Wednesday, November 16, 2005

Serial Killer Art Raises Free Speech Debate

Serial Killer Art Raises Free Speech Debate

I'm a writer and the family member of a person who was murdered.

People guilty and imprisoned for violent crimes lose their right to freedom, and that should include the right or freedom to sell their "art." Crime has cost society enough, and it's time the perpetrators of crime were slapped back into the position/understanding that society merely tolerates their presence, hindered and cut-off as it is. My opinion centers only on those guilty of violence, not those who have committed non-violent crimes.

If a person guilty of assault or murder writes a book, fuck his right to publish it. If a person guilty of assault or murder paints a picture, fuck his right to sell it.

Marjorie Heins, a fellow at the Brennan Center for Justice at New York University, said freedom of expression extends to prisoners even if it causes emotional distress or offense to the victim's families.

That needs to change.

Our society does not tolerate "cruel and unusual" treatment of incarcerated criminals, and I think the handlers and decision-makers for criminals must re-awaken to the fact that society will not tolerate cruel and unusual assaults upon its psyche. Its more than enough that people who assault and kill are allowed to live, despite the lives they have mangled. Their rights begin and end with their right to draw oxygen. They are provided lodging, clothing, food, even legal counsel. They may not intentionally or unintentionally prey upon the families of their victims with their right to free speech.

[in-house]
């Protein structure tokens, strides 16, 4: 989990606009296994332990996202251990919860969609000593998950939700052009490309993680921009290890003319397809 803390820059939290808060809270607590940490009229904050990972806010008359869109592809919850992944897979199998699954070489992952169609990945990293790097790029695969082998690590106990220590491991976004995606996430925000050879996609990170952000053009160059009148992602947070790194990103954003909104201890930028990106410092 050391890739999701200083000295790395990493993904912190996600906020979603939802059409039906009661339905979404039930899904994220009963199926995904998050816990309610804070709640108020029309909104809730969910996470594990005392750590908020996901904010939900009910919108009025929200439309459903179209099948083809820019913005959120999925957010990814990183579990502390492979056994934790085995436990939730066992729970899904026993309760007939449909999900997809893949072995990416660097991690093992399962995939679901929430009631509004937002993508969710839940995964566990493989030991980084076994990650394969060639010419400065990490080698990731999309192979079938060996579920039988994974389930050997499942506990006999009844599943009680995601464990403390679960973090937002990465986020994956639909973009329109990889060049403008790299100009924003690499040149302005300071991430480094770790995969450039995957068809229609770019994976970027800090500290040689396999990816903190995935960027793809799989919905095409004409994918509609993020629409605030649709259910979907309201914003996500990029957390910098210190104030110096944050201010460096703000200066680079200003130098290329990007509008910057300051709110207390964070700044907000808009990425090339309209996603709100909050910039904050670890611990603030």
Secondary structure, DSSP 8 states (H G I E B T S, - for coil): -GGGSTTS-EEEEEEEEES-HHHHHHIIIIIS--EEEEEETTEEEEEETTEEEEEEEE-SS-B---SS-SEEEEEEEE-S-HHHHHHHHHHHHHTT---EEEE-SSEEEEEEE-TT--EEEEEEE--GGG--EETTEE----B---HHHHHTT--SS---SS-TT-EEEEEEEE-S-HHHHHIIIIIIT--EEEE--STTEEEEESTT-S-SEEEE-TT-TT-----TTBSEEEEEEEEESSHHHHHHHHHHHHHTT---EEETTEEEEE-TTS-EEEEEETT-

2 comments:

Ascendantlive said...

I'm sorry about your family member Matt. And you're correct about prisoners rights. Every person has certain rights, until society decides they are undeserving of said rights. I think if a con is trying to make ammends and even in some small way attempting to fix some of the damage he/she caused, then publishing should be given consideration, depending on the circumstances of the person and the crime committed. But if we're talking movie rights for the story of heinous crimes, no way should the con get anything.
I think sometimes lawyers fighting for rights get lost in the ideal and the specific letter of law. If they spent a couple days in a cell with these people they'd probably come out in support of the death penalty.

Whetam Knauckweirst said...

Thank you. The 11th anniversary passed not long ago.

I'm well-familiar with the concept of the "slippery slope" when talking of taking rights away from people. However, I believe if a person's argument has traction, they have nothing to fear of slippery slopes.

As for giving lawyers the opportunities to observe the habits and inner lives of rapists and murderers I really think they ought to be given some privacy and comfort. I propose that they not spend time in a jail cell with the cons -- I'd put them out in a wilderness cabin... just beyond the range of a call for help and cellphone signals.